In the event that there are no remaining jobs in the queue for the current output configuration, the pointer will be beyond the end of the queue and a determination will be made at box 92 as to whether or not the queue is empty. If the queue is empty, then the pointer will be reset at box 72 and the routine will loop between boxes 72, 74 and 92 until a new graphic image file is introduced into the queue. If the queue is not empty after all jobs for the current output configuration have been processed, then a determination is made at box 94 as to whether the system operator has been notified that the configuration must be changed. If the operator has not yet been notified to implement a configuration change, the operator will be instructed to change the output configuration as indicated at box 96. The routine will then continue to process all jobs for the new configuration. In this manner, all jobs in the queue will ultimately be processed with the correct output configuration for the job. Further, any priority jobs will be immediately accommodated.
As is clear from the flowchart of FIG. 4, the selectors in each of the output device control modules 40 will select files from the RIP queue using parameters from the RIP queue, from the output queue, and from the output device. For example, the RIP queue identifies which (if any) of the files stored therein are priority files, the volume of data in the graphic image files or an estimate of the volume of data that will be present in the raster image files generated from the graphic image files, and what output configuration each file requires. The output queue keeps the selector advised as to the space available for new raster image files. The output device keeps the selector advised of its current configuration. With all of this information (as well as additional information that may be input by a user), the selector can make intelligent choices as to the order in which the files in the RIP queue should be processed for efficient throughput.
FIG. 5 illustrates an embodiment of the invention in which raster image data can be transferred from the output queue of one output device control module 100a to the output queue of another output device control module 100b. This is especially useful in the situation where it is desired to preview a rasterized image on the output device 58 (e.g., a graphic display monitor) of module 100a prior to committing to the expense of recording the image on the output device 58' (e.g., an image recorder, laser printer, or the like) of module 100b. Since the rasterizing of the image may be quite time consuming, it would wasteful of both time and computer resources to rasterize the image once to preview it on a monitor and again to record it on a medium such as photographic film. Therefore, the embodiment of FIG. 5 allows the rasterized image to be previewed on a display monitor provided as the output device in control module 100a, and then exported to control module 100b for recordal without the need to rasterize the image data again.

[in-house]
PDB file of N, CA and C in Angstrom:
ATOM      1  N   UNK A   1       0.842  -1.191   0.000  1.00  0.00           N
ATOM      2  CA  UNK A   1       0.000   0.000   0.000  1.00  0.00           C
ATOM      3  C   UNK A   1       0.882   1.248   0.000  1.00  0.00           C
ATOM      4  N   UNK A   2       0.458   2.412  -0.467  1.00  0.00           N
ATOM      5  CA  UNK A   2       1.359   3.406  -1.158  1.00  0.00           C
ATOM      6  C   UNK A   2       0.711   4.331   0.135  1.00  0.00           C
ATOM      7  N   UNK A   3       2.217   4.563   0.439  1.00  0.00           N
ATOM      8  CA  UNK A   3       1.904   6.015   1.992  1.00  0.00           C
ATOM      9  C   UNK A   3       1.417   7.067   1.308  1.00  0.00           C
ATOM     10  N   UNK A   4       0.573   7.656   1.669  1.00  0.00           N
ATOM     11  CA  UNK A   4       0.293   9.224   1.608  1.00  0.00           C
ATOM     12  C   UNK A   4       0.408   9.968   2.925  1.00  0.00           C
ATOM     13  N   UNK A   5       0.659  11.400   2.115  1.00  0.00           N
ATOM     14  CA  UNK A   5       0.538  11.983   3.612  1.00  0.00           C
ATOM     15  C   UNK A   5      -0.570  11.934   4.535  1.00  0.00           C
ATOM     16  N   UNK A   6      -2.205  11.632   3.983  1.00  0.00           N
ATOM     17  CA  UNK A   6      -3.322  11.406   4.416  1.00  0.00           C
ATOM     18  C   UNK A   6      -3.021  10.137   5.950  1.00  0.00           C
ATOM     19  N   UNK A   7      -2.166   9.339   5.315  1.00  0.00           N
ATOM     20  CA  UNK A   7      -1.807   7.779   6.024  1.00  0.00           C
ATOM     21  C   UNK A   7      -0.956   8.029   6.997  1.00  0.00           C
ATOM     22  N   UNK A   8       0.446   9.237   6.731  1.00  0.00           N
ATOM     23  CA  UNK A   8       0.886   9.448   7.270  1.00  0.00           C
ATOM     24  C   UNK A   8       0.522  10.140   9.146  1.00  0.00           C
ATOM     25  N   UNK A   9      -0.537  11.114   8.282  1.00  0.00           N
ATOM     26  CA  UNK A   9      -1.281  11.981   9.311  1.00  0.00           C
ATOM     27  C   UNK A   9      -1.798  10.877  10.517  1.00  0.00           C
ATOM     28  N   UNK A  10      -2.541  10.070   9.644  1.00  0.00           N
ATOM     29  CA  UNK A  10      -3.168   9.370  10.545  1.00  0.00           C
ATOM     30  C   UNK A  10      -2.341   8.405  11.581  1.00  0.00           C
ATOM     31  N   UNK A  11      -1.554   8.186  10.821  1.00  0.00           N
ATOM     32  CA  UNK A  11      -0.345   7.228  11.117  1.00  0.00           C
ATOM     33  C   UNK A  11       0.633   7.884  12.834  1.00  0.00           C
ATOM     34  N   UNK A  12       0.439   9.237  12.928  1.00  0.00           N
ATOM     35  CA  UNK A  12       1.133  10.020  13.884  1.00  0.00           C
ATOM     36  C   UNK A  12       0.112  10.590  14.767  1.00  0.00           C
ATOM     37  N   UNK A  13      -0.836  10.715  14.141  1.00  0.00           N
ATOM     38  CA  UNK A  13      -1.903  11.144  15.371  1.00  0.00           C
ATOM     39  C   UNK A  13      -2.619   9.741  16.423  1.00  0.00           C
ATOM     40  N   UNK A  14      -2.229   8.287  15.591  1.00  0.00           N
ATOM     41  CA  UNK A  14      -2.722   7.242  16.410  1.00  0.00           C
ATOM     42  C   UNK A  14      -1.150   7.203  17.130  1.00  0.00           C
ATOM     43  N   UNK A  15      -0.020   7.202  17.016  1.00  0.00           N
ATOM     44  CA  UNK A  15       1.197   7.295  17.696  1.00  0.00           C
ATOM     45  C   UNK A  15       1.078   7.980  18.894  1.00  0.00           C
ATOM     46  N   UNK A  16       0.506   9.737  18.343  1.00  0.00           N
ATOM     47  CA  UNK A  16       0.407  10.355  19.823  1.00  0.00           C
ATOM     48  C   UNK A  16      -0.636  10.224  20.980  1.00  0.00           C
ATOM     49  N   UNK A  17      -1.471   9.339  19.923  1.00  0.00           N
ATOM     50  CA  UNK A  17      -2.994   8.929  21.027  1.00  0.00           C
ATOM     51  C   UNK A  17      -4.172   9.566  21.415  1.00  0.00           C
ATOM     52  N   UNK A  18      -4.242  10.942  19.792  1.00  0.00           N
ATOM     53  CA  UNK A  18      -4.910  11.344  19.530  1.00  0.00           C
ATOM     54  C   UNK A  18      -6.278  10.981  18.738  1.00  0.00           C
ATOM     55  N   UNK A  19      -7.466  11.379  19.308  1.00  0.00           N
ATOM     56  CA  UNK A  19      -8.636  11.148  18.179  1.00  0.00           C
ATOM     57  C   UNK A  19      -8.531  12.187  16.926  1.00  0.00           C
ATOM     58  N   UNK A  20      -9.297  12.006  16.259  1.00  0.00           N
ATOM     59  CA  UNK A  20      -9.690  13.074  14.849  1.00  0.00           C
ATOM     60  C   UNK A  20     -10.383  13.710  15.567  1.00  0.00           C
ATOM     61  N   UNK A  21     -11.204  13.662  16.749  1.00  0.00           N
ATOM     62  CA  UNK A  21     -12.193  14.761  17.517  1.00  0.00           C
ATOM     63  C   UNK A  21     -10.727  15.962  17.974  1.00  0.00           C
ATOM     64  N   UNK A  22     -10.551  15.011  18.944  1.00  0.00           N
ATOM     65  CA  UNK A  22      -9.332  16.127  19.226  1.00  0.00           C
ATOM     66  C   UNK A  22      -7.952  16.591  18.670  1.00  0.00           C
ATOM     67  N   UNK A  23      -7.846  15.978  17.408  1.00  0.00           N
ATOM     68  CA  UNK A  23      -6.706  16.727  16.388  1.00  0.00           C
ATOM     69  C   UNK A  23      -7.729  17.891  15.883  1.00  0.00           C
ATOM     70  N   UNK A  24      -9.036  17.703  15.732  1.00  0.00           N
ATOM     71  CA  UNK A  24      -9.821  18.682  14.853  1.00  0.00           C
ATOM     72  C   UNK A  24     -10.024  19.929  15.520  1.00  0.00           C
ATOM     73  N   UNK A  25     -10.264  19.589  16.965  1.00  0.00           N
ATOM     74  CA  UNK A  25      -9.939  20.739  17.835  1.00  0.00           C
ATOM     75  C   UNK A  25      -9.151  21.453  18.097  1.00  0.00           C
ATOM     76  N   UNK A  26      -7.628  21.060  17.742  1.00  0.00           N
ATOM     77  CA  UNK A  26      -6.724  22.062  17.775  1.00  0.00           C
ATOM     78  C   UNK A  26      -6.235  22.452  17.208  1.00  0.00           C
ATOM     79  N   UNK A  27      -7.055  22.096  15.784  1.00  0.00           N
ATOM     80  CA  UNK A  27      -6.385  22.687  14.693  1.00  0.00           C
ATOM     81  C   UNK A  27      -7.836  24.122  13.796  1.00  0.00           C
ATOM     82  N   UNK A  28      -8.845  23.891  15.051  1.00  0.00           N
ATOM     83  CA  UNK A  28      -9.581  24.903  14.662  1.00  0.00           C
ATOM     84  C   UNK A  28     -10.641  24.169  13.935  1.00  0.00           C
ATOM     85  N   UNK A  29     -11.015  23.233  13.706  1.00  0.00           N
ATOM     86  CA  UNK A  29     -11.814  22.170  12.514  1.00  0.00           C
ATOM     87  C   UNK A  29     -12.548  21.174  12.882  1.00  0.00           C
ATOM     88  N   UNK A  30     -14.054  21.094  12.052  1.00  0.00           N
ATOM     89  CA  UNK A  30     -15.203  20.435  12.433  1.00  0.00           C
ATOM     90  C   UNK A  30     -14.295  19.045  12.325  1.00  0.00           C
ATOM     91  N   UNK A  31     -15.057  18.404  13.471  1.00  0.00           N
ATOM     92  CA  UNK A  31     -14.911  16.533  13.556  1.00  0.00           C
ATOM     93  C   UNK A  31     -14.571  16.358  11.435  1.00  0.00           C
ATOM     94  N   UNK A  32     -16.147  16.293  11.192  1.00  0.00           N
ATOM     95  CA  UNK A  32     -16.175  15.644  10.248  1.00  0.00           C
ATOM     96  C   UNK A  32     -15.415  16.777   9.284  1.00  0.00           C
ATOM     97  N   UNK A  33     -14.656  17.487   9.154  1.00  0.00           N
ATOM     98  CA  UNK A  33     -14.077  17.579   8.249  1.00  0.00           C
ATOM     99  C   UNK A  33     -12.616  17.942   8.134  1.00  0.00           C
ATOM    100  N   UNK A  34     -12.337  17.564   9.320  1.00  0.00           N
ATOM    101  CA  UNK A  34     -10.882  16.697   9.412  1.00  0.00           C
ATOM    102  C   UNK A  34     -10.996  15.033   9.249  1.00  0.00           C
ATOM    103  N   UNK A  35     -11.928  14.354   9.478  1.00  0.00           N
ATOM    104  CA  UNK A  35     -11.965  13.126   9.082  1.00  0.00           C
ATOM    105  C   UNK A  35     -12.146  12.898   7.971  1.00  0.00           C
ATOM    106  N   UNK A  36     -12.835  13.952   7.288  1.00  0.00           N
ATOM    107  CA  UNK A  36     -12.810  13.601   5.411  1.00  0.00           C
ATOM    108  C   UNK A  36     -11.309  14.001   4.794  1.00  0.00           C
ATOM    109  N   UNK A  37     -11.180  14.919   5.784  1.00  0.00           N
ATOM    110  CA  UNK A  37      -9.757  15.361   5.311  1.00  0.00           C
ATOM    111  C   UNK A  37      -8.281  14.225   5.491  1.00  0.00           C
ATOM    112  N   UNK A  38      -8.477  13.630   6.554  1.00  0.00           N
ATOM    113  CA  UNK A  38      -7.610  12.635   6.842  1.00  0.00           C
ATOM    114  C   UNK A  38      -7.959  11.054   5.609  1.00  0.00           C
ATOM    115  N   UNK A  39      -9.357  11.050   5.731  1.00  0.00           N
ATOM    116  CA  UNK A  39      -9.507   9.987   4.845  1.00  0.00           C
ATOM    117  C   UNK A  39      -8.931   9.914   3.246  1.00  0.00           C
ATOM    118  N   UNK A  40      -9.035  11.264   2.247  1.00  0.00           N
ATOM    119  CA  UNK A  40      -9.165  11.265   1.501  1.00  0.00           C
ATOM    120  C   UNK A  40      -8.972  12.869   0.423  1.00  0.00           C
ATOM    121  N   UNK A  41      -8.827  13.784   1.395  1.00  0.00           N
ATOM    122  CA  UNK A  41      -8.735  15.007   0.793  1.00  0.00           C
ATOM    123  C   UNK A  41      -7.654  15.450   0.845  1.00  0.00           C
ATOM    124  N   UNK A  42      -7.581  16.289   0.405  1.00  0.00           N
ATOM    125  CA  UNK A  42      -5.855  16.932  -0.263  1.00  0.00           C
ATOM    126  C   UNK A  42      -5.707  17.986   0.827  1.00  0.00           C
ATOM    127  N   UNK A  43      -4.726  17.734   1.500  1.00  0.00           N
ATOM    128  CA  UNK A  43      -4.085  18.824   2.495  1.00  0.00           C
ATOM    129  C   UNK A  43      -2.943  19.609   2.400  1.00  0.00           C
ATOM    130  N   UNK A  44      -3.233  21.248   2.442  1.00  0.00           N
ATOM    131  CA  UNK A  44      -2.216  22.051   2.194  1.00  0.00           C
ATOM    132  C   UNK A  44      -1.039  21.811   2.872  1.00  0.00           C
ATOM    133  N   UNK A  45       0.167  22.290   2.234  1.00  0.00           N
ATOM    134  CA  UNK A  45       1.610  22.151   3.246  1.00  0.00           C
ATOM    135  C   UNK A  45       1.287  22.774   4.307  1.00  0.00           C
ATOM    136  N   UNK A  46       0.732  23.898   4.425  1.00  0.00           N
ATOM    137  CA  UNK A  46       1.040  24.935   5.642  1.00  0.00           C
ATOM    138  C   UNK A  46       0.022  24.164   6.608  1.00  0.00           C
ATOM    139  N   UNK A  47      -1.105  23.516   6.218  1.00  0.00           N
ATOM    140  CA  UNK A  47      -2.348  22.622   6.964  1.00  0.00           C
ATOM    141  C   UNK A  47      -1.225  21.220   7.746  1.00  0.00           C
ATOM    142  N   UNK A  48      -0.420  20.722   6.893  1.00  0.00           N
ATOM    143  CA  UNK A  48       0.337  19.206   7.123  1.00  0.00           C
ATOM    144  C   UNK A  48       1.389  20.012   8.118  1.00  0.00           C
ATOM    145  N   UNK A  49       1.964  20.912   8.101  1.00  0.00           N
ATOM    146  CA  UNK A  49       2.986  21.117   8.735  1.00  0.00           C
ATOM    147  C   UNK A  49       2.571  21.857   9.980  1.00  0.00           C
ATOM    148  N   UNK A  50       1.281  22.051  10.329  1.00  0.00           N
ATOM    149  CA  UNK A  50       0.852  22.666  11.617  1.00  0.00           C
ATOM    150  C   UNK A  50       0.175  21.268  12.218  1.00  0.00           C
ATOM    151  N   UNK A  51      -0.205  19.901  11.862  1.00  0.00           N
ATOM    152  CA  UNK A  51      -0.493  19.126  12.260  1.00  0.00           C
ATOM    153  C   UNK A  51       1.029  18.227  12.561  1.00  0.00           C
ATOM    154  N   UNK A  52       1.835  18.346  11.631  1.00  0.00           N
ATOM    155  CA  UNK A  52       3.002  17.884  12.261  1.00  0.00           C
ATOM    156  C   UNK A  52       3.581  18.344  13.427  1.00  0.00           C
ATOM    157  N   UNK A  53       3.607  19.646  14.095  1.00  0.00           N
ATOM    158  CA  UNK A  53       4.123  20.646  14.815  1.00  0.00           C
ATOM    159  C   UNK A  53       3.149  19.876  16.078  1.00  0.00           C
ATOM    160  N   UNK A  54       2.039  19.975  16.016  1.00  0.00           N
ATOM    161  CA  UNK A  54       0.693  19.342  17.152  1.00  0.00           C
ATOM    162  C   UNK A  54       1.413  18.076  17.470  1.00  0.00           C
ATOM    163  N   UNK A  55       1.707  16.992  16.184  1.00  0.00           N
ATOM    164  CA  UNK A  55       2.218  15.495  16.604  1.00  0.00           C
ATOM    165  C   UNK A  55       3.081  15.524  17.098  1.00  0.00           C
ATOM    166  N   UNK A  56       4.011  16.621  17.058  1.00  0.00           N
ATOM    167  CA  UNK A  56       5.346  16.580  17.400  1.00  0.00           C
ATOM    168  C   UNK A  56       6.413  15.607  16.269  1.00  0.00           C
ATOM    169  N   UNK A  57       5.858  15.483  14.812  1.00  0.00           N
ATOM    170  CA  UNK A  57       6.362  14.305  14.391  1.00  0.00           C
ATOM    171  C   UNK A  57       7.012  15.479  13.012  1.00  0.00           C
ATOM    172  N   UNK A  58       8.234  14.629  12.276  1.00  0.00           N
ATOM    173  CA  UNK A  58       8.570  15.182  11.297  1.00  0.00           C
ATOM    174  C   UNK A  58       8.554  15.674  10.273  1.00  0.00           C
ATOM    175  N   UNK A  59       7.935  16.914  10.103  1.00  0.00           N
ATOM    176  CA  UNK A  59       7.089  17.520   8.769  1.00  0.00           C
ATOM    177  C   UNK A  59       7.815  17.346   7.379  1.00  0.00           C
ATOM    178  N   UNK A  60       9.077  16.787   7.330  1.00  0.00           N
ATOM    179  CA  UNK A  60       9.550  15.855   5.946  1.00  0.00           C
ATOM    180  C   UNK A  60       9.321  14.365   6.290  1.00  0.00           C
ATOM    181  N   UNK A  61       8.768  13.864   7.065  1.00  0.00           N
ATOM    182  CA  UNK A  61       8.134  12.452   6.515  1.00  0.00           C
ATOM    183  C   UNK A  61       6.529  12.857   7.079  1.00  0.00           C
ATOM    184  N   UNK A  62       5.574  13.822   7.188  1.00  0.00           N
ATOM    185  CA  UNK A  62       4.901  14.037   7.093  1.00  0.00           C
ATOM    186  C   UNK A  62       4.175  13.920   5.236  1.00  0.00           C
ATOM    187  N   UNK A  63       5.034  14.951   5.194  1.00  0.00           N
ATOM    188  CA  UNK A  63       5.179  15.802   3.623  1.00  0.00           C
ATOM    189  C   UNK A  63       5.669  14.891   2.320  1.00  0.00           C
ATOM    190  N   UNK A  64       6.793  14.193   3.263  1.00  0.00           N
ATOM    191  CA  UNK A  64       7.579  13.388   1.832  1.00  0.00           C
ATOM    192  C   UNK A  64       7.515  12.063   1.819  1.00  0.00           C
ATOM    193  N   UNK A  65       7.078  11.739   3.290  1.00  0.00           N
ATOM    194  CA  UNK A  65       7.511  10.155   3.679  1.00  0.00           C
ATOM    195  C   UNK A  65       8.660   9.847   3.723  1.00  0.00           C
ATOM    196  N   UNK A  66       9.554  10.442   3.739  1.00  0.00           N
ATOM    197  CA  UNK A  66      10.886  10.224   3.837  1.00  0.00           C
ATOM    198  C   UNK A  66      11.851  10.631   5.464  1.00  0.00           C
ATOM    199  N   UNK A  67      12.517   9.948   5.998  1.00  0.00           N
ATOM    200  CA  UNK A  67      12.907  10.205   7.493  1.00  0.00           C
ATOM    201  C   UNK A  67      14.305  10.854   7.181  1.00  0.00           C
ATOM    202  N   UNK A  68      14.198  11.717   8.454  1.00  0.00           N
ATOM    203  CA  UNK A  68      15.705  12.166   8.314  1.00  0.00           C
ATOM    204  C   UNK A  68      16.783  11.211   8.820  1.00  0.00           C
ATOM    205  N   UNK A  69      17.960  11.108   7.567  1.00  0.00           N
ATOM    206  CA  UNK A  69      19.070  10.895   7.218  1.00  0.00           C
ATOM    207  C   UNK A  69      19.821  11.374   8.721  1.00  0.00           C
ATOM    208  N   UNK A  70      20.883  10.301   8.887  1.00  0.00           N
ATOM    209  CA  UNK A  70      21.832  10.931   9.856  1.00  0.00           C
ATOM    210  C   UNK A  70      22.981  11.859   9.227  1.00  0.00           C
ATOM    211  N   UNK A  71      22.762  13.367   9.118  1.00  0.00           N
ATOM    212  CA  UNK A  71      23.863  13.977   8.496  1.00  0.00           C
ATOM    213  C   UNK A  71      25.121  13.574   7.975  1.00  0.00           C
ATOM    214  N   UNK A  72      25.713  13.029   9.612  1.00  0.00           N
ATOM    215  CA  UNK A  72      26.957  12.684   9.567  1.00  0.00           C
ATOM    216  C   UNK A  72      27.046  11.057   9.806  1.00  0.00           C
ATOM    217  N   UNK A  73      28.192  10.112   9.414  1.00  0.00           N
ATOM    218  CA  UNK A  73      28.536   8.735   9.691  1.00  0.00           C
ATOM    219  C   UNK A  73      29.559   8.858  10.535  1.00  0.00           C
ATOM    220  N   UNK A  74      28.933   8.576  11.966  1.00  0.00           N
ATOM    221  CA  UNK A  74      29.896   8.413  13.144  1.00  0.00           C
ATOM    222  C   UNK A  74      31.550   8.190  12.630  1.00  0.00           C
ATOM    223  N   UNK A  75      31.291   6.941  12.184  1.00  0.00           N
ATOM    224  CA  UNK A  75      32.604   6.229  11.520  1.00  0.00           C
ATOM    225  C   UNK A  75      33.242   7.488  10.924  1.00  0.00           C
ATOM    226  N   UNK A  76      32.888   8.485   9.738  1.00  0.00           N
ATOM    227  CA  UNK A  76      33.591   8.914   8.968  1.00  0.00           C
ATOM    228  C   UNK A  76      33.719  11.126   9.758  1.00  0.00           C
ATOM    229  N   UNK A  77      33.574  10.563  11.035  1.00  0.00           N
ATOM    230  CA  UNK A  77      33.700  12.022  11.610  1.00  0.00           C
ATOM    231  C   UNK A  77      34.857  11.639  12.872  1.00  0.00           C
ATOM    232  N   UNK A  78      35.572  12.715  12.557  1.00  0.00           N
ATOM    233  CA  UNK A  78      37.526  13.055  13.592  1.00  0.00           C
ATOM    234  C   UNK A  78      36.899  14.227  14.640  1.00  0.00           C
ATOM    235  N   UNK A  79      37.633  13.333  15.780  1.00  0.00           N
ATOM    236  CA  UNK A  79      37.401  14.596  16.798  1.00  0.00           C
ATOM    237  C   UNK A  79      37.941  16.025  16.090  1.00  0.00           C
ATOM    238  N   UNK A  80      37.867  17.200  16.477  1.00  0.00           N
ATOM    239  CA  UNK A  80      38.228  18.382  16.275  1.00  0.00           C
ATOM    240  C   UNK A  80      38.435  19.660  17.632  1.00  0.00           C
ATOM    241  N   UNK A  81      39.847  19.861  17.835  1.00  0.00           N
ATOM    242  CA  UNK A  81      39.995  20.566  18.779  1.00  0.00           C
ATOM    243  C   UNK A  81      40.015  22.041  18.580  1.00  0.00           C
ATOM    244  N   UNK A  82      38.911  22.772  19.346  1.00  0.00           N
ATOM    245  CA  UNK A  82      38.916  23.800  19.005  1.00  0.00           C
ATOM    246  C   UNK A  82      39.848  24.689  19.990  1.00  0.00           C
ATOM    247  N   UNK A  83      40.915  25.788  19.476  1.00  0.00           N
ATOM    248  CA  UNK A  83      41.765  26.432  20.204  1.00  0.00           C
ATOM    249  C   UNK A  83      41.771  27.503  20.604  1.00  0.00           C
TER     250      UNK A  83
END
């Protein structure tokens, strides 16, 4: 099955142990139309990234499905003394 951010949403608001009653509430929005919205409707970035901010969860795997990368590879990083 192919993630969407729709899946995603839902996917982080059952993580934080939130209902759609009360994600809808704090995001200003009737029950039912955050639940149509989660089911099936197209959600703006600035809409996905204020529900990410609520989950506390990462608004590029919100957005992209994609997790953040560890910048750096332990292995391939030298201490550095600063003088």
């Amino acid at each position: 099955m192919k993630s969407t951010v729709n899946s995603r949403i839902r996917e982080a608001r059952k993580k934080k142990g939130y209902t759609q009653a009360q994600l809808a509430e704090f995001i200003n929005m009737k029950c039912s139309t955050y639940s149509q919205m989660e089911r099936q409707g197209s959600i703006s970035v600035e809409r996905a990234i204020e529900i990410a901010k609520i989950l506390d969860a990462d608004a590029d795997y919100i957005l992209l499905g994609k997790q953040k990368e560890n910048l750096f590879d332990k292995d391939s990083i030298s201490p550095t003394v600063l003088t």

In order to accomplish rasterized file transfer, a user interface (UI) 102 is provided to enable the user to actuate a transfer controller 104 to transfer a rasterized file from output queue 56 of module 100a to a transfer queue 106. At the same time, the transfer controller advises the selector 50' of module 100b that a rasterized image file is to be loaded from transfer queue 106 into output queue 56'. The selector will advise transfer controller 104 when space is available in output queue 56' for the raster data to be transferred, and the transfer controller 104 will then transfer the raster image data from transfer queue 106 to output queue 56'. The raster image data will then be recorded (or otherwise processed) by output device 58' of module 100b in sequence.